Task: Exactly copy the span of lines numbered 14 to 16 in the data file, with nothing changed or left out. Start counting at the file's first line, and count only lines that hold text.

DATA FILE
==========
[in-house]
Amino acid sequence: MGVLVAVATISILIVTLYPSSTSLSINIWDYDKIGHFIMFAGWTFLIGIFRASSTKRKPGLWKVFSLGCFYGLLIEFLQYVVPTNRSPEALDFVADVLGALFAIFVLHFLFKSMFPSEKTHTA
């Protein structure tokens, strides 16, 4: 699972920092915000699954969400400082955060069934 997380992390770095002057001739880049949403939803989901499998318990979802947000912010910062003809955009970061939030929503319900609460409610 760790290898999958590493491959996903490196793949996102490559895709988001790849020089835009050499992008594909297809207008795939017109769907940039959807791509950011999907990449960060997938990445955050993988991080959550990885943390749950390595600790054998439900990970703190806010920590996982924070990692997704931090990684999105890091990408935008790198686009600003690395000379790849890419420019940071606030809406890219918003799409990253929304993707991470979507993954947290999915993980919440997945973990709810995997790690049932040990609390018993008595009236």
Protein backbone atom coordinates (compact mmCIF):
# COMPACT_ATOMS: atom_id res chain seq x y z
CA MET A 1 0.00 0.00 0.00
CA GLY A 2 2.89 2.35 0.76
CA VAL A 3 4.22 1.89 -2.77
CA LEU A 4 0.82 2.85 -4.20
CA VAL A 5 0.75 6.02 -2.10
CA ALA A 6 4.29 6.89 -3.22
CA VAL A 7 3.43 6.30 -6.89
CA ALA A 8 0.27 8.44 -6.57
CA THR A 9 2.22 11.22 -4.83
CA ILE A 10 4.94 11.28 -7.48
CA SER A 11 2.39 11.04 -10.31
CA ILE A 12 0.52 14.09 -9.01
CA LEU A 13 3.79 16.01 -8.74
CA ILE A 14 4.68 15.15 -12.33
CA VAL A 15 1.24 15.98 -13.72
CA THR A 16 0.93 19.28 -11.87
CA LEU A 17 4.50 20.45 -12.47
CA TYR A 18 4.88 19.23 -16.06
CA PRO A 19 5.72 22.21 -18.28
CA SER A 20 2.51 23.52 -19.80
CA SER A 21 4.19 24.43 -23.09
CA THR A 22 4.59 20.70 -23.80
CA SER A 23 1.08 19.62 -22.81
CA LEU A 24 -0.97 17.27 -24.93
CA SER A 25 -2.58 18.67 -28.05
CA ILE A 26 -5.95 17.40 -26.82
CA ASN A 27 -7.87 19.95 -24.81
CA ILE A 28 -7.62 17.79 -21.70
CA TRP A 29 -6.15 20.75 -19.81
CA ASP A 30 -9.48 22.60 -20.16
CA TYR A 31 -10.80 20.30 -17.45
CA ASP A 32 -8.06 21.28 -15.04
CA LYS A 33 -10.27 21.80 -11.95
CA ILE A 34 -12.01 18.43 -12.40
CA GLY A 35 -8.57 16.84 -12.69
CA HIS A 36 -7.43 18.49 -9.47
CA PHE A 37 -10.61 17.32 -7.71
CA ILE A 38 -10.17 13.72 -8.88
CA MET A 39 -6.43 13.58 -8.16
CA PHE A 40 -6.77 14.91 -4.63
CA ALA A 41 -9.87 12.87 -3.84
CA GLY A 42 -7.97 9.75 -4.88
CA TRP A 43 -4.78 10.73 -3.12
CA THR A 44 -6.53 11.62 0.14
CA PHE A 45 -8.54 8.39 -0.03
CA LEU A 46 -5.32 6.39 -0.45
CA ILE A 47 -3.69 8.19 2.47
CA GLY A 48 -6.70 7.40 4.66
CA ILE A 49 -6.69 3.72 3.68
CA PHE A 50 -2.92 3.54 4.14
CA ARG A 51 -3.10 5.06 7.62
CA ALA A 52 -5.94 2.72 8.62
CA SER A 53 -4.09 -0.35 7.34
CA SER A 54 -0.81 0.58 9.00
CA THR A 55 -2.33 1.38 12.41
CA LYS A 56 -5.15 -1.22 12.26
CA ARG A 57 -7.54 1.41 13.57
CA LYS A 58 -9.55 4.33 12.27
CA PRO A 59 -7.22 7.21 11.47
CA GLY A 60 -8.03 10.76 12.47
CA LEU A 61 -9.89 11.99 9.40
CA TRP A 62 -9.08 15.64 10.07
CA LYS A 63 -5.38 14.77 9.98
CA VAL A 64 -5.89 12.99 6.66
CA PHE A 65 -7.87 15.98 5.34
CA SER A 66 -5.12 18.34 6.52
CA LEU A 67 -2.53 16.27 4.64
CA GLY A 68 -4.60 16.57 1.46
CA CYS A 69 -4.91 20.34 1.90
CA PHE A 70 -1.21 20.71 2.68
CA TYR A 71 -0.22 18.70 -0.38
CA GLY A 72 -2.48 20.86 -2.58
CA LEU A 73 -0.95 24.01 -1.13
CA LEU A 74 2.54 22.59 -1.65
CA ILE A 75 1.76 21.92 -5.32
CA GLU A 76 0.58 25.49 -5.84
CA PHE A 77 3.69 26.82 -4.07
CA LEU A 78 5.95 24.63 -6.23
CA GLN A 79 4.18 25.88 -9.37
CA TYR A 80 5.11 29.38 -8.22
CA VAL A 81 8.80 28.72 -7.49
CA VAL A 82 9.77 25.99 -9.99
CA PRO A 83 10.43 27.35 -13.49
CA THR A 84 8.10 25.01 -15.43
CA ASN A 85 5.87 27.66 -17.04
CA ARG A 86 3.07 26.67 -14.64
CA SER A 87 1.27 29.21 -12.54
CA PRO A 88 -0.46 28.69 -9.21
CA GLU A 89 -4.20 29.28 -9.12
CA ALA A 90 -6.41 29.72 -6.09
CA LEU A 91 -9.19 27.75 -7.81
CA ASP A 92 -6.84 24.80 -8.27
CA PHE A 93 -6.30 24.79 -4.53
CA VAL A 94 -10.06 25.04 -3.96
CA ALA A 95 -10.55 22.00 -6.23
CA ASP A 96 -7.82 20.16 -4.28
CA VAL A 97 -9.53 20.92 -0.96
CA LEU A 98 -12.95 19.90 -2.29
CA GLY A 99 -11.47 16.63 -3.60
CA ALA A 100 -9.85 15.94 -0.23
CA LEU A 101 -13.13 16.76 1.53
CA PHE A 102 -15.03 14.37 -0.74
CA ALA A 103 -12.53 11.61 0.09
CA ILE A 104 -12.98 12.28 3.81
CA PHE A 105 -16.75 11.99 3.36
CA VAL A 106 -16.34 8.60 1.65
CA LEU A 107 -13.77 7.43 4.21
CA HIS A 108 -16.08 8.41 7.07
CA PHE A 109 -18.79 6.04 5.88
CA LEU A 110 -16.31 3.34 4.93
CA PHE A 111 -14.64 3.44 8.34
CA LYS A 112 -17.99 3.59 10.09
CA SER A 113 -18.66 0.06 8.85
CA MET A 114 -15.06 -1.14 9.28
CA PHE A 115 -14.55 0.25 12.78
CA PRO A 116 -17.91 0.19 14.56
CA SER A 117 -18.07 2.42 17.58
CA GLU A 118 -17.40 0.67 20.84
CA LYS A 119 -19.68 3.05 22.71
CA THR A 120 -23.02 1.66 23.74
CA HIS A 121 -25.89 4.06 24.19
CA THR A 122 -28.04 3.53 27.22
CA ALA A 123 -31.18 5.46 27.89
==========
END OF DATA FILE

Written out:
CA THR A 9 2.22 11.22 -4.83
CA ILE A 10 4.94 11.28 -7.48
CA SER A 11 2.39 11.04 -10.31